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I have a webpage that implements a set of tabs each showing different content. The tab clicks do not refresh the page but hide/unhide contents at the client side. Now there is a requirement to change the page title according to the tab selected on the page ( for SEO reasons ). Is this possible? Can someone suggest a solution to dynamically alter the page title via javascript without re-loading the page? Thanks in advance.

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13 Answers 13

up vote 214 down vote accepted

You can just do something like, document.title = "This is the new page title.";, but that would totally defeat the purpose of SEO. Most crawlers aren't going to support javascript in the first place, so they will take whatever is in the element as the page title.

If you want this to be compatible with most of the important crawlers, you're going to need to actually change the title tag itself, which would involve reloading the page (PHP, or the like). You're not going to be able to get around that, if you want to change the page title in a way that a crawler can see.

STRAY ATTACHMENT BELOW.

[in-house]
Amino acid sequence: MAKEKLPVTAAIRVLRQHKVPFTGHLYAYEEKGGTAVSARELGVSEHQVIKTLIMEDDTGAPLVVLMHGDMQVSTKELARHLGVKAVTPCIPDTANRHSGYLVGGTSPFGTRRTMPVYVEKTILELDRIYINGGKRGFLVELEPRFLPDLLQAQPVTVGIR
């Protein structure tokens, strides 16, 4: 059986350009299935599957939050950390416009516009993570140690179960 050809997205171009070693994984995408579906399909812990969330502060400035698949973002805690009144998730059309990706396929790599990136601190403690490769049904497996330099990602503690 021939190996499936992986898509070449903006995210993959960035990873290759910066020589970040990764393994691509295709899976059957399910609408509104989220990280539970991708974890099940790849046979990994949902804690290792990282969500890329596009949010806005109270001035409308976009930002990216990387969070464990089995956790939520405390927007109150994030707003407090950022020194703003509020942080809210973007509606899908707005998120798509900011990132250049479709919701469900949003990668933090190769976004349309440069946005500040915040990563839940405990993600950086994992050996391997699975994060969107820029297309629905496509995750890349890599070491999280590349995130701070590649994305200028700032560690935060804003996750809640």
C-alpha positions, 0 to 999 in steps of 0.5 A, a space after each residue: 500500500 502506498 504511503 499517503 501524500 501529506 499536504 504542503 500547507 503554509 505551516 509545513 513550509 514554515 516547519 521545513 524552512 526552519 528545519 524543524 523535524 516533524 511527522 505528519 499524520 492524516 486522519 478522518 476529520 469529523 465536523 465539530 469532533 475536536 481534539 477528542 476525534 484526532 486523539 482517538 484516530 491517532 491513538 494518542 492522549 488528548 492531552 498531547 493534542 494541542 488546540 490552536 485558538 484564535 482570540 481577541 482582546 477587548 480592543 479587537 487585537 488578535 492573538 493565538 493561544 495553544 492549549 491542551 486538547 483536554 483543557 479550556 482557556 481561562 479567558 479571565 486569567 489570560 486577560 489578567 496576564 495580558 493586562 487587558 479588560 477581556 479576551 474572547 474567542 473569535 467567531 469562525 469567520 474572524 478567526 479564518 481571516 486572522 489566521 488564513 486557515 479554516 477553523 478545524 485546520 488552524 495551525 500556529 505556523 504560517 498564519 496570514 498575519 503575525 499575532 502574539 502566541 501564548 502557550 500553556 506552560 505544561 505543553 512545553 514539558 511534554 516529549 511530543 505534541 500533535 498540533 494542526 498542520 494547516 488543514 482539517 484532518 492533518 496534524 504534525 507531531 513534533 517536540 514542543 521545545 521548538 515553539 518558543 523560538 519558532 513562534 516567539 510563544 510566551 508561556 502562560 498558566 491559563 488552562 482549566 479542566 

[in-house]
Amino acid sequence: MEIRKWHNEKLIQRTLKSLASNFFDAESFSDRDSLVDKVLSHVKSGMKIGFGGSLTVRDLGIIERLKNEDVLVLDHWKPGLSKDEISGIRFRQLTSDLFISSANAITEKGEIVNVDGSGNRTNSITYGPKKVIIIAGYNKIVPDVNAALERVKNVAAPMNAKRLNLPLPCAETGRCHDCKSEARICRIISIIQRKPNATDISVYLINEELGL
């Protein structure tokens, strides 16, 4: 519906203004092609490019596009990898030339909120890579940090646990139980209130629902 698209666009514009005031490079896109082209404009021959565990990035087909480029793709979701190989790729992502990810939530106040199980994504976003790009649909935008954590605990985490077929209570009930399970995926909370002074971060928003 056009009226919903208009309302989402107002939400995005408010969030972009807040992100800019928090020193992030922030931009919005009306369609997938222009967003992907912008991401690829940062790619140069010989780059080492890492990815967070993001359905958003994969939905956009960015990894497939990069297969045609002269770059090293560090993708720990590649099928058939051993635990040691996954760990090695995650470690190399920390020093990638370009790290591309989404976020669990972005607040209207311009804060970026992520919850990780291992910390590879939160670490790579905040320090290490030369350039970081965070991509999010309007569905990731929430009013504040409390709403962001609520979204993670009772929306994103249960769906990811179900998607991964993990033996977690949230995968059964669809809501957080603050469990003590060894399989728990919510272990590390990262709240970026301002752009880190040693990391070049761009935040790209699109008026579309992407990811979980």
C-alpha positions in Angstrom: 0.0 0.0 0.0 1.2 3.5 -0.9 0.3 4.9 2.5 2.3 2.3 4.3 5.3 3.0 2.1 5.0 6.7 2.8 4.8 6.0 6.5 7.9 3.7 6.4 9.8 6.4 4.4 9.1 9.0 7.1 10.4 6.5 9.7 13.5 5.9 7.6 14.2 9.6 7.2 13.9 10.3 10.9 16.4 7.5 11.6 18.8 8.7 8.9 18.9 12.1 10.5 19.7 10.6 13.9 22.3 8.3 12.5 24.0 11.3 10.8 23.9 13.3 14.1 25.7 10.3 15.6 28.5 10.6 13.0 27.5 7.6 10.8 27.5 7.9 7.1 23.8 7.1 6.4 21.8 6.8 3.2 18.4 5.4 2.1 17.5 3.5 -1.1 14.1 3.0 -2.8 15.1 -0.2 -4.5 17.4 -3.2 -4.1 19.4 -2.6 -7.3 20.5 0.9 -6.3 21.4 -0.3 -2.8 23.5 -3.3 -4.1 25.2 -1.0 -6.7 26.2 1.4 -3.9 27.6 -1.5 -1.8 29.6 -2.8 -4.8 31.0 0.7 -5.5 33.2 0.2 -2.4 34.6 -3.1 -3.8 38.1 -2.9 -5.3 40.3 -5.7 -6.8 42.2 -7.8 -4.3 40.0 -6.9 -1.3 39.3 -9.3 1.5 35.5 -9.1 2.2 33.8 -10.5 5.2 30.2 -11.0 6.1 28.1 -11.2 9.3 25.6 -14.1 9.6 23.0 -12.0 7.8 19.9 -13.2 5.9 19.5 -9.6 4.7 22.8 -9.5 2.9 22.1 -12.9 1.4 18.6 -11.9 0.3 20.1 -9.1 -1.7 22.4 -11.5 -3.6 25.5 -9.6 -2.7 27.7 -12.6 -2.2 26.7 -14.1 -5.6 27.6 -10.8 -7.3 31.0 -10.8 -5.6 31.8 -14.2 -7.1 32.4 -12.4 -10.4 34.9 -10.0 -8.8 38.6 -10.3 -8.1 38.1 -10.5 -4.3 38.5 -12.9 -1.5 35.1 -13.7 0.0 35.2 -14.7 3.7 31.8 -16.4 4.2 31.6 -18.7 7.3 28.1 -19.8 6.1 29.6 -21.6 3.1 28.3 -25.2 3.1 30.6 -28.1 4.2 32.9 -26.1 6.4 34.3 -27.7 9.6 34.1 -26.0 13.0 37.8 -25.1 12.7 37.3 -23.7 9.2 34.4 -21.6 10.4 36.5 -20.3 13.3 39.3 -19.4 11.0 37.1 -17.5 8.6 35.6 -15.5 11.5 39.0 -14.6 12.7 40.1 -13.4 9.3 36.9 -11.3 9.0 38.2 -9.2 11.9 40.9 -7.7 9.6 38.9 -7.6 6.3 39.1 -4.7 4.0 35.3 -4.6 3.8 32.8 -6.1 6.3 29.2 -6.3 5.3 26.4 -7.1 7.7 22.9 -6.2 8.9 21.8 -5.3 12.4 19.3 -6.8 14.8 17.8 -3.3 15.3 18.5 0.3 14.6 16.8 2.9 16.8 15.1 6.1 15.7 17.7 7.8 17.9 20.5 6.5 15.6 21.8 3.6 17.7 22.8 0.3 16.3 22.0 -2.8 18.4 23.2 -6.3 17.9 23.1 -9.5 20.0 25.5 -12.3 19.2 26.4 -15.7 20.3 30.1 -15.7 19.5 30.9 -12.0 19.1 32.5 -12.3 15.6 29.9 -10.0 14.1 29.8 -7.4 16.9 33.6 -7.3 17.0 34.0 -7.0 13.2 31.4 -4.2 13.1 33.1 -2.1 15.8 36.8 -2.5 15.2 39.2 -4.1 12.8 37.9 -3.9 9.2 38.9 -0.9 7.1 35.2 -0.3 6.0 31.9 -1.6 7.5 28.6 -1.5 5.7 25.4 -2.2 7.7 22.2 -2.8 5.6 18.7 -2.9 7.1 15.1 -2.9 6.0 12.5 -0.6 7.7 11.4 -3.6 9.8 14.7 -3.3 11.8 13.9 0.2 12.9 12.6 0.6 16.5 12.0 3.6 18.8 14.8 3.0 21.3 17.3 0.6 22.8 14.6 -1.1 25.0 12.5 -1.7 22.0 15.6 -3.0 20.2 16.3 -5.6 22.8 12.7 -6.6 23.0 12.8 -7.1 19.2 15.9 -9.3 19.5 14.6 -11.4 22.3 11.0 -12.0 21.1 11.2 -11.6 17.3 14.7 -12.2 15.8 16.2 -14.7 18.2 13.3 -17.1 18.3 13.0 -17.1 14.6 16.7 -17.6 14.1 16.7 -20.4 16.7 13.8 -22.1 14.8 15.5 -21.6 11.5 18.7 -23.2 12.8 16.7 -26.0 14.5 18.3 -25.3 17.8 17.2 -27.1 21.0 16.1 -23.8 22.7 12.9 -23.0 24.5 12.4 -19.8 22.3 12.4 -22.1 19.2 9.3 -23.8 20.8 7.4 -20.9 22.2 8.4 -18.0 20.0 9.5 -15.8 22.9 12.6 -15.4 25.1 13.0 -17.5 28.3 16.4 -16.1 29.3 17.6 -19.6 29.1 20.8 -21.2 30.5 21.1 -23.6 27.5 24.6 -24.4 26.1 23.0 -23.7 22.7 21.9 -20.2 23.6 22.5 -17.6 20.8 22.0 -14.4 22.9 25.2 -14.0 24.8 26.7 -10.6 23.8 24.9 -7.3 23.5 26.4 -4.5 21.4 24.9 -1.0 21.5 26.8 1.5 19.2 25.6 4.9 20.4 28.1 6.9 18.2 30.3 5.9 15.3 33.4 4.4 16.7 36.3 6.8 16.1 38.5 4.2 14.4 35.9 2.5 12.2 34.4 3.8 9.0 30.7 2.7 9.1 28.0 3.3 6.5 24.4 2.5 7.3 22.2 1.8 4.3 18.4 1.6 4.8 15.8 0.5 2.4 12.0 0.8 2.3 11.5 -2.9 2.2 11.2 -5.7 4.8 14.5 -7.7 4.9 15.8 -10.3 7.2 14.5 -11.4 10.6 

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6  
If you're using html5's pushState to change history when updating your page already, why not update the title aswell. If set up properly crawlers would still get the right results and you'll still want the user to see the title matching the view he's on. For most web-apps etc. it seems like a good sollution to keep using this. I might have overlooked a different function though? –  Mathijs Segers Aug 7 '13 at 8:55
    
Unfortunately browsers currently ignore the 'title' argument in pushState() and replaceState() stackOverflow twiter blog –  mattsahr Nov 15 '13 at 16:53
    
The crawler will follow links though (or a sitemap), so if you can fully load the page with the new URL as well as get to that state through javascript, then as far as the crawler is concerned all of the titles will be valid –  Nick Cooper Jun 9 at 12:25
    
Actually it wouldn't defeat the purpose of SEO depending on how your application is serving content to google. You can actually redirect google to a headless browser, serving up html after your page is loaded. Each tab would need it's own hashbang or url, see googles own content on making ajax applications crawlable developers.google.com/webmasters/ajax-crawling –  CodeWizard Oct 29 at 17:09